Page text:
- disulfiram blocks the oxidation of alcohol causing an accumulation of acetaldehyde after drinking - disulfiram is an inhibitor of hepatic aldehyde dehydrogenase (ALDH). This results in symptoms such as abdominal colic, flushing, anxiety, dizziness, tachycardia, vomiting and headache. Symptoms start 5-15 minutes after drinking alcohol and last for several hours. Note that the intensity of the reaction is dependent on the individual, the disulfiram dose and the alcohol intake (1)
- if large doses of alcohol are consumed whilst receiving disulfiram treatment, collapse, cardiac arrhythmias and even death can occur
- disulfiram has been given to break the drinking habit in alcoholics and it may deter relapse in abstinent patients
- before prescribing disulfiram, patients should be warned that the severity of the reaction is unpredictable. Occasionally a reaction may be triggered by the small amount of alcohol in preparations such as cough linctuses
- hepatoxicity and psychotic reactions are rare adverse effects to disulfiram
- elevated liver function tests - hepatotoxicity is a rare adverse effect
to disulfiram treatment; liver function tests should be checked before
commencement of and at regular intervals throughout treatment - disulfiram
treatment should be witheld if liver enzymes are elevated ten or more
times than normal (2)
- elevated liver function tests - hepatotoxicity is a rare adverse effect to disulfiram treatment; liver function tests should be checked before commencement of and at regular intervals throughout treatment - disulfiram treatment should be witheld if liver enzymes are elevated ten or more times than normal (2)
- disulfiram is contraindicated during pregnancy and in patients with a psychosis;
also contraindicated if there is an established hypersensitivity
- disulfiram should be used with caution in patients with diabetes, epilepsy and hypercholesterolaemia (1)
- disulfiram is also contraindicated in patients with seriously impaired cardiac, respiratory, hepatic or cerebral function.
NICE state that (5):
- if using disulfiram, start treatment at least 24 hours after the last alcoholic drink consumed. Usually prescribe at a dose of 200 mg per day. For service users who continue to drink, if a dose of 200 mg (taken regularly for at least 1 week) does not cause a sufficiently unpleasant reaction to deter drinking, consider increasing the dose in consultation with the service user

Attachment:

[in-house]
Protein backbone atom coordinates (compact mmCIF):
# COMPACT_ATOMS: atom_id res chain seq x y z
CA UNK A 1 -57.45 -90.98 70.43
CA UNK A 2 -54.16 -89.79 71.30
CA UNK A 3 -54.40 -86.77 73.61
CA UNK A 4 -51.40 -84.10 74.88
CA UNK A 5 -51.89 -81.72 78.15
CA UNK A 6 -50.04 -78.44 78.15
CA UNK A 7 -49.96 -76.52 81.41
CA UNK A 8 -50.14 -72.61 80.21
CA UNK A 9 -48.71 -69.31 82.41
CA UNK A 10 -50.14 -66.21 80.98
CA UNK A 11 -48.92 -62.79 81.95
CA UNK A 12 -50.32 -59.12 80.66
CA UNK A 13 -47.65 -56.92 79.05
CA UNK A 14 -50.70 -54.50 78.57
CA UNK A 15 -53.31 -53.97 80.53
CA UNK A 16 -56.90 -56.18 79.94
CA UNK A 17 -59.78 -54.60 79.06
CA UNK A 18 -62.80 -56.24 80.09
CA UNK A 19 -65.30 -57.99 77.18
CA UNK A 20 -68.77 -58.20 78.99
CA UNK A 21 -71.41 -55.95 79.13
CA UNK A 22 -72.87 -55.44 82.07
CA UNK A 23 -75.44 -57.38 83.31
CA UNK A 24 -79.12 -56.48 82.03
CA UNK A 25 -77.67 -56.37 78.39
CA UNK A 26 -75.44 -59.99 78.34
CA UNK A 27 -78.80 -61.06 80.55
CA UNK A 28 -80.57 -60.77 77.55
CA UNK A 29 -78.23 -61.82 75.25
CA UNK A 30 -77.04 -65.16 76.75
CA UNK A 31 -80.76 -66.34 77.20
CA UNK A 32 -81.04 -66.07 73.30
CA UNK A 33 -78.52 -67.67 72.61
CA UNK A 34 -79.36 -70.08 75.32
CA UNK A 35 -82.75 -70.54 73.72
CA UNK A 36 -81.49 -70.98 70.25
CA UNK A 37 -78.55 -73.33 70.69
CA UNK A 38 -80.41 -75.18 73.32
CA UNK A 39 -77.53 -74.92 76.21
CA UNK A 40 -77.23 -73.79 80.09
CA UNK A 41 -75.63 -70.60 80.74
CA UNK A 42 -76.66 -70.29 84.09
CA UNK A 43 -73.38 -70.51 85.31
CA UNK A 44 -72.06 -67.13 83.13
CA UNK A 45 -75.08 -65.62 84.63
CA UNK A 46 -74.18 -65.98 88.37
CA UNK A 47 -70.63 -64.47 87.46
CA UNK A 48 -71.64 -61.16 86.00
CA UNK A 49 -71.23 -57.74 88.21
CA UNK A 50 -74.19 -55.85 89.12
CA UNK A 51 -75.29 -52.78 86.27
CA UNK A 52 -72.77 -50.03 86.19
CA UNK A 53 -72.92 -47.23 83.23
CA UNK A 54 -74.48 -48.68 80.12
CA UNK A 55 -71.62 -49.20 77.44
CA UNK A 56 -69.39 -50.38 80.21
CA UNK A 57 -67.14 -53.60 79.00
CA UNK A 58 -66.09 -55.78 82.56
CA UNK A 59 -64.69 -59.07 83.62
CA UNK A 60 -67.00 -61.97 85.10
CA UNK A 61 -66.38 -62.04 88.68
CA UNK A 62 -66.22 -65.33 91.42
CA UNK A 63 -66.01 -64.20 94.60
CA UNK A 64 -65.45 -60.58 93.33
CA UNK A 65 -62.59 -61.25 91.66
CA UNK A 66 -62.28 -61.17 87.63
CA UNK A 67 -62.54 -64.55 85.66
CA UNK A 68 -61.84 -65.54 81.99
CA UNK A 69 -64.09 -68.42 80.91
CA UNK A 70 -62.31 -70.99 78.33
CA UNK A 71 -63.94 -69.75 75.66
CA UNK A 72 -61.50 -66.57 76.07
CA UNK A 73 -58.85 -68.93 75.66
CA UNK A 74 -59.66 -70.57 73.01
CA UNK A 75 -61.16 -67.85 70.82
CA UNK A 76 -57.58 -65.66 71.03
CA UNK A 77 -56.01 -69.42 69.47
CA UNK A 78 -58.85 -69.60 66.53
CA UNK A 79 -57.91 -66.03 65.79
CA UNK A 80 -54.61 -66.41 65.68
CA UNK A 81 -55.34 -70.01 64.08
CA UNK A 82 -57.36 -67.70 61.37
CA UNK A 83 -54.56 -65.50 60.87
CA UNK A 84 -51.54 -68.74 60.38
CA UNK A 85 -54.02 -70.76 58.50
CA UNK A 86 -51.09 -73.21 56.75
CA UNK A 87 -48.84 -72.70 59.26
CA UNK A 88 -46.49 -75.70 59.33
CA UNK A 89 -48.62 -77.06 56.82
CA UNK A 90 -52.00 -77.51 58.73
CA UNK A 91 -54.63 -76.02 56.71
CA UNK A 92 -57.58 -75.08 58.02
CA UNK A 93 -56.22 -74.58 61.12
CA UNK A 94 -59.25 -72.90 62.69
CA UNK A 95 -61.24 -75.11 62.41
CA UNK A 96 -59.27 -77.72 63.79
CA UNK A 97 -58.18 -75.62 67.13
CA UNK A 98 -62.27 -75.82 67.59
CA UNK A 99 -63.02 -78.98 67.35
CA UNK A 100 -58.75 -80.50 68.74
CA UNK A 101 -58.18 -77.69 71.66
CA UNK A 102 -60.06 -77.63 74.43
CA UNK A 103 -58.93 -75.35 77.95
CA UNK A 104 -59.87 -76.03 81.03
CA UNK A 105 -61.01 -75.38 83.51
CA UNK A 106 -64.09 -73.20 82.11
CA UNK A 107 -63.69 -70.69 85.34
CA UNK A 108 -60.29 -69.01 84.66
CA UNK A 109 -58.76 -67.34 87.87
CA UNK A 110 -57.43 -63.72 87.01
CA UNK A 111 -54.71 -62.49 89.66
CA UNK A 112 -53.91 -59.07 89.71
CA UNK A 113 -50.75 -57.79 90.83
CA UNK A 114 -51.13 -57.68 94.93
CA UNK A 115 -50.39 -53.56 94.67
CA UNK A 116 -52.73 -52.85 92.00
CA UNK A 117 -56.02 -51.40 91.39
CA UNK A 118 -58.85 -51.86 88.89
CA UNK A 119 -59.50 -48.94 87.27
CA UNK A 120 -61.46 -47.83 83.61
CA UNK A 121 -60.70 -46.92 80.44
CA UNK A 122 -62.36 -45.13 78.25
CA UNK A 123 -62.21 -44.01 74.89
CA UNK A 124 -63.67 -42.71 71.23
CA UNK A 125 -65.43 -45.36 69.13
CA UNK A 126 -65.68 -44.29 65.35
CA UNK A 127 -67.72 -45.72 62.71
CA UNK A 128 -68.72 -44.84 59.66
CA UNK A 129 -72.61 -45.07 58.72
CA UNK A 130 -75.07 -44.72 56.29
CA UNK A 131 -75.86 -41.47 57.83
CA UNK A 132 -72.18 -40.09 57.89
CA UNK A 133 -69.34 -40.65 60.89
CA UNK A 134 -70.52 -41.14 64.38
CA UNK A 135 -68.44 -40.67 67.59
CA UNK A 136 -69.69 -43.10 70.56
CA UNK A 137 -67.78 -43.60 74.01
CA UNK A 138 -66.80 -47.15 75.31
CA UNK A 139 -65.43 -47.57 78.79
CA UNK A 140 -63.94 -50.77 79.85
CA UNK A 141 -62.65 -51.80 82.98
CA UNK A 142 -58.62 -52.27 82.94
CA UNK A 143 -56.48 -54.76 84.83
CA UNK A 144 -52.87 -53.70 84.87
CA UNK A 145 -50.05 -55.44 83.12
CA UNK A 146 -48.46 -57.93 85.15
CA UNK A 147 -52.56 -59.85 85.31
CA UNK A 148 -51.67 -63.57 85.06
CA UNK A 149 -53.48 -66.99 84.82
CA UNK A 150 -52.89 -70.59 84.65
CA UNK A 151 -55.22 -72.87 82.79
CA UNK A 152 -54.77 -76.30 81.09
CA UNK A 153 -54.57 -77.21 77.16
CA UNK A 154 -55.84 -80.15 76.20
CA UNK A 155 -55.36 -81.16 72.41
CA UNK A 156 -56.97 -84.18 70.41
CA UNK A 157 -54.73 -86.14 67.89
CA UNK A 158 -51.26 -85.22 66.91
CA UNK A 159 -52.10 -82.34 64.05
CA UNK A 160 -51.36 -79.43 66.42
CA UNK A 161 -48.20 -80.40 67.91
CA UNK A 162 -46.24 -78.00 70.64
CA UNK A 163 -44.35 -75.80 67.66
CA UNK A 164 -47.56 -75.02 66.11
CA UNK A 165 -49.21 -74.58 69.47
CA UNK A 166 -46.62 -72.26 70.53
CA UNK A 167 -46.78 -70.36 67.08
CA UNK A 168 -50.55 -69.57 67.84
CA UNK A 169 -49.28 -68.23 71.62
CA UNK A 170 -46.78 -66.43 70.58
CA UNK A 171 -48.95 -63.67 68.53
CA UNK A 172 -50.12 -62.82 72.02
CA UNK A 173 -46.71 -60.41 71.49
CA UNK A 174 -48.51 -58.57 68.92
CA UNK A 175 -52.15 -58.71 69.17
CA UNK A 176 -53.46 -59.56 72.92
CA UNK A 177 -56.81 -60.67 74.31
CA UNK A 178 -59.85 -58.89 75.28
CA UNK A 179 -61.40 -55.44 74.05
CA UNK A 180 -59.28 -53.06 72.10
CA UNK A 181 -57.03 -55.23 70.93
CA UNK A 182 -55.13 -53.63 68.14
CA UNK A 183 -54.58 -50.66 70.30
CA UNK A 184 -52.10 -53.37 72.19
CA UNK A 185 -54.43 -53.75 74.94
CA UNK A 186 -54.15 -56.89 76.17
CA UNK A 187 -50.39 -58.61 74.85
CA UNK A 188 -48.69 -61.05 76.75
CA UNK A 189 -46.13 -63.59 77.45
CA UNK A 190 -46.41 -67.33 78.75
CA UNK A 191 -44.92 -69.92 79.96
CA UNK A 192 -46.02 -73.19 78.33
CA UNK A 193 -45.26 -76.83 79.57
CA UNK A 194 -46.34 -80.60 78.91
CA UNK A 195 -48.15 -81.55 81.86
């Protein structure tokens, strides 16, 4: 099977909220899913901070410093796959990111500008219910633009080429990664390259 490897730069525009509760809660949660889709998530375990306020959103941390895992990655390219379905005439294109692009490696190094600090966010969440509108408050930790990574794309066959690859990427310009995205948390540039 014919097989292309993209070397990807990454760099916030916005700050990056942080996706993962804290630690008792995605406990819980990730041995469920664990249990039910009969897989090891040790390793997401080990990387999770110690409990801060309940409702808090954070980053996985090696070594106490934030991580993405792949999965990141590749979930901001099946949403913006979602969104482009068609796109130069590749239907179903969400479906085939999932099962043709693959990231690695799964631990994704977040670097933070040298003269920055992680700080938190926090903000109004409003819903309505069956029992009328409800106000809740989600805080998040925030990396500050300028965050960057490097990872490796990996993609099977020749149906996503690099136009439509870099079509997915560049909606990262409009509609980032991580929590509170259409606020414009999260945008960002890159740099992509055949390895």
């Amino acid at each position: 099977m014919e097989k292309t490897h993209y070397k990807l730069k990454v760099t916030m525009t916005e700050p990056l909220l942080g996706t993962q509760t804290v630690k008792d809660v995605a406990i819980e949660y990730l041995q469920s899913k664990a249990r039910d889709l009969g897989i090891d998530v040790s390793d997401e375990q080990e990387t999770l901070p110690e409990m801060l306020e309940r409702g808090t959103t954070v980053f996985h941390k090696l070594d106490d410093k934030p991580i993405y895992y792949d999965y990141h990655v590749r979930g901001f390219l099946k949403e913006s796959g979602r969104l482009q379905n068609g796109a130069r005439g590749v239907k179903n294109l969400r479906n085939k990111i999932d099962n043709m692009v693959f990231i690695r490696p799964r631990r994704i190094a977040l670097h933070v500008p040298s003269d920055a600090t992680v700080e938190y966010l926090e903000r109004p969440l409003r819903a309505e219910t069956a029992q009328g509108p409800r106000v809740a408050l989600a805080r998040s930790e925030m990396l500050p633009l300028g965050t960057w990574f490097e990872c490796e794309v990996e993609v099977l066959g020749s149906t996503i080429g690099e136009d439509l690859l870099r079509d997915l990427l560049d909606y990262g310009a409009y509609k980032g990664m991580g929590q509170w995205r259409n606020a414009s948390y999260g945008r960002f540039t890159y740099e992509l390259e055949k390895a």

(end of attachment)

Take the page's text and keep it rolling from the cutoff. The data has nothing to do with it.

- before starting treatment with disulfiram, test liver function, urea and electrolytes to assess for liver or renal impairment. Check the SPC for warnings and contraindications in pregnancy and in the following conditions: a history of severe mental illness, stroke, heart disease or hypertension
Make sure that service users taking disulfiram:
- stay under supervision, at least every 2 weeks for the first 2 months, then monthly for the following 4 months
- if possible, have a family member or carer, who is properly informed about the use of disulfiram, oversee the administration of the drug
- are medically monitored at least every 6 months after the initial 6
months of treatment and monitoring
Warn service users taking disulfiram, and their families and carers, about:
- the interaction between disulfiram and alcohol (which may also be found in food, perfume, aerosol sprays and so on), the symptoms of which may include flushing, nausea, palpitations and, more seriously, arrhythmias, hypotension and collapse
- the rapid and unpredictable onset of the rare complication of hepatotoxicity; advise service users that if they feel unwell or develop a fever or jaundice that they should stop taking disulfiram and seek urgent medical attention.
The summary of product characteristics must be consulted before prescribing this drug.
- Prescriber 2004; 15(9): 16-25.
- Drug and Therapeutics Bulletin (2000); 38 (8):60-64.
- Drug and Therapeutics Bulletin (1996), Drugs and alcohol: harmful cocktails?; 34 (5): 36-8.
- Kwentus J, Major LF (1979), Disulfiram in the treatment of alcoholism, J Stud Alcohol, 40, 428-46.
- NICE (February 2011). Alcohol-use disorders - Diagnosis, assessment and management of harmful drinking and alcohol dependence
Last reviewed 01/2018